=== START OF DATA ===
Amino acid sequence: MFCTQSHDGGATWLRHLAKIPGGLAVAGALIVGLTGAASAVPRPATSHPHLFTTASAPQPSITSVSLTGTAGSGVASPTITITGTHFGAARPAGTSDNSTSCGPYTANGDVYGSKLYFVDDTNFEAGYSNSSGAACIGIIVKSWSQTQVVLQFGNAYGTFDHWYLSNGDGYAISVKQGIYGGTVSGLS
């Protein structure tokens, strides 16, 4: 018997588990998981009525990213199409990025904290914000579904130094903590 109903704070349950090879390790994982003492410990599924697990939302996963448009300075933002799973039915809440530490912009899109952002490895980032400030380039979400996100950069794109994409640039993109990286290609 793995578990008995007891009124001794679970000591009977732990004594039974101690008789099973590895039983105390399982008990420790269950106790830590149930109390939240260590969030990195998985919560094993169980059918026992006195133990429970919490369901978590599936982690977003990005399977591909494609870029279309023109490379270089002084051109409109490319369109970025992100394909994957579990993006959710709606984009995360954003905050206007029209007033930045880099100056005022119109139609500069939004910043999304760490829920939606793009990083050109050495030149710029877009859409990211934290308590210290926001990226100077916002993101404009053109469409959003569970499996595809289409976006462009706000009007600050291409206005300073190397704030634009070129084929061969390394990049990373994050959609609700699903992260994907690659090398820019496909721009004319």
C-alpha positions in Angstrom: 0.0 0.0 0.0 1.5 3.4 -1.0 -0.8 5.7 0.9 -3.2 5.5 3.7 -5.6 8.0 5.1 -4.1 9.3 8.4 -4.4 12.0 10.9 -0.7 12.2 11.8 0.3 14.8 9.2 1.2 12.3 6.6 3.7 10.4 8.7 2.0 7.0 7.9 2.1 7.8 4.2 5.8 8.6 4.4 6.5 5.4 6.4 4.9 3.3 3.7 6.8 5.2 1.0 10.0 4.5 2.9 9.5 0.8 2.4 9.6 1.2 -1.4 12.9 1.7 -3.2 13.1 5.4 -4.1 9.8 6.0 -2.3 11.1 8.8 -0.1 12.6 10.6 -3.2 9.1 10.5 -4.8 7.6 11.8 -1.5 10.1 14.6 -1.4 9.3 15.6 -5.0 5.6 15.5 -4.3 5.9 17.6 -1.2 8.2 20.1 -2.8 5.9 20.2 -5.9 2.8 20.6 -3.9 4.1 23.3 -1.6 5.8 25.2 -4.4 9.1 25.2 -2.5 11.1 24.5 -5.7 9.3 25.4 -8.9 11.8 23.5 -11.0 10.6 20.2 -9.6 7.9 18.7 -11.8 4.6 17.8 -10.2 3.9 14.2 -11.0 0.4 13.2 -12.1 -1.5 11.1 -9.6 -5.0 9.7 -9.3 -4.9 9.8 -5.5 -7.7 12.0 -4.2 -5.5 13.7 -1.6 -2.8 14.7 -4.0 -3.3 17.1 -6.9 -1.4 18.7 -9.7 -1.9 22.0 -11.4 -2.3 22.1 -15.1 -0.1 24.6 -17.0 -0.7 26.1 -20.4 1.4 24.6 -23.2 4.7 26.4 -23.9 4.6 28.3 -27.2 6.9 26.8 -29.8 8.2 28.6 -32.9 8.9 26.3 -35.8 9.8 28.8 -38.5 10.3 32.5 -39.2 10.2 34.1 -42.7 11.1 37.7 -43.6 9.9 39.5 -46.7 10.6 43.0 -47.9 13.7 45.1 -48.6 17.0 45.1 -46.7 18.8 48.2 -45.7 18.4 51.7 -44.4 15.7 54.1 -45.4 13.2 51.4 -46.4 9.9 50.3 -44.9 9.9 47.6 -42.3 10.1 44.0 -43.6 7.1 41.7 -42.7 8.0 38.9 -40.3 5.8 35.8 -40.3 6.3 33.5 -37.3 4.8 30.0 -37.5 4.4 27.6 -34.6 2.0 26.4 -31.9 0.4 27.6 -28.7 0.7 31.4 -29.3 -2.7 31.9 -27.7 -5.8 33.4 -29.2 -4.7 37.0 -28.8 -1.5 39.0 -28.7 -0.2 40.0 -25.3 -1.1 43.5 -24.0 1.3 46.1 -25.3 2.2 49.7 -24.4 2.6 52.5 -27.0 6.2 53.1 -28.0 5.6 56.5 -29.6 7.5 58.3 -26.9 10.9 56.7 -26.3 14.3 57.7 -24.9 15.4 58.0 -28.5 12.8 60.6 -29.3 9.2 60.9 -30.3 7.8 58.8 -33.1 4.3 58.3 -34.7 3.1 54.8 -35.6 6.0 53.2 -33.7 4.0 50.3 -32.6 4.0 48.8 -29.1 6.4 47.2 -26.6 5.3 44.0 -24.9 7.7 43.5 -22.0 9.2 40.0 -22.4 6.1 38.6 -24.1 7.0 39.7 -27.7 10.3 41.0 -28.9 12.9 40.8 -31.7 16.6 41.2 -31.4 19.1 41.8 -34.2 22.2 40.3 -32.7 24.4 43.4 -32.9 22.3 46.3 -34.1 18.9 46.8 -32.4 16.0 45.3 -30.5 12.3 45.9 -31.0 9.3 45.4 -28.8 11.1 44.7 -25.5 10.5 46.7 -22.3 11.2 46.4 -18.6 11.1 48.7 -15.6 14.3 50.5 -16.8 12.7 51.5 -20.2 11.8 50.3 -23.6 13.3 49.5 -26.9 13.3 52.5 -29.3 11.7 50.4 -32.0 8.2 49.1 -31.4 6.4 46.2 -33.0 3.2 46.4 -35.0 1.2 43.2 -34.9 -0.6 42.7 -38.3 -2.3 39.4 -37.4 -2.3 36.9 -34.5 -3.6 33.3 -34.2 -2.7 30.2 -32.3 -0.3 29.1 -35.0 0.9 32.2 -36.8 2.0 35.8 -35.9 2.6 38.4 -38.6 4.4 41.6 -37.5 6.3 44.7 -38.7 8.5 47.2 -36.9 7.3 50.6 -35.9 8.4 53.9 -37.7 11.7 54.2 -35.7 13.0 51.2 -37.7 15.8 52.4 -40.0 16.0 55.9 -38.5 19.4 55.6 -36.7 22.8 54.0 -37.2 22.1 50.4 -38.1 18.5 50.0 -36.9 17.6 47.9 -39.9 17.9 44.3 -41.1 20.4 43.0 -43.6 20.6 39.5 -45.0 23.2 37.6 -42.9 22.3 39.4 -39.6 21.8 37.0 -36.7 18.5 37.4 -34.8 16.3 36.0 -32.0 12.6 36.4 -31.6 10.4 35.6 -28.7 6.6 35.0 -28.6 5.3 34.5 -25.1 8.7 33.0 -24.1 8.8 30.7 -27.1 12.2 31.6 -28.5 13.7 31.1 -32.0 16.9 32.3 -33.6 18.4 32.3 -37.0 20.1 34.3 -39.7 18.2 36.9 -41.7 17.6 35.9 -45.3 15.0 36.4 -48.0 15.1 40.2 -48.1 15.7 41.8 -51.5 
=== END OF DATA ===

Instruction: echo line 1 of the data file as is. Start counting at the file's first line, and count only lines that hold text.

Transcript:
Amino acid sequence: MFCTQSHDGGATWLRHLAKIPGGLAVAGALIVGLTGAASAVPRPATSHPHLFTTASAPQPSITSVSLTGTAGSGVASPTITITGTHFGAARPAGTSDNSTSCGPYTANGDVYGSKLYFVDDTNFEAGYSNSSGAACIGIIVKSWSQTQVVLQFGNAYGTFDHWYLSNGDGYAISVKQGIYGGTVSGLS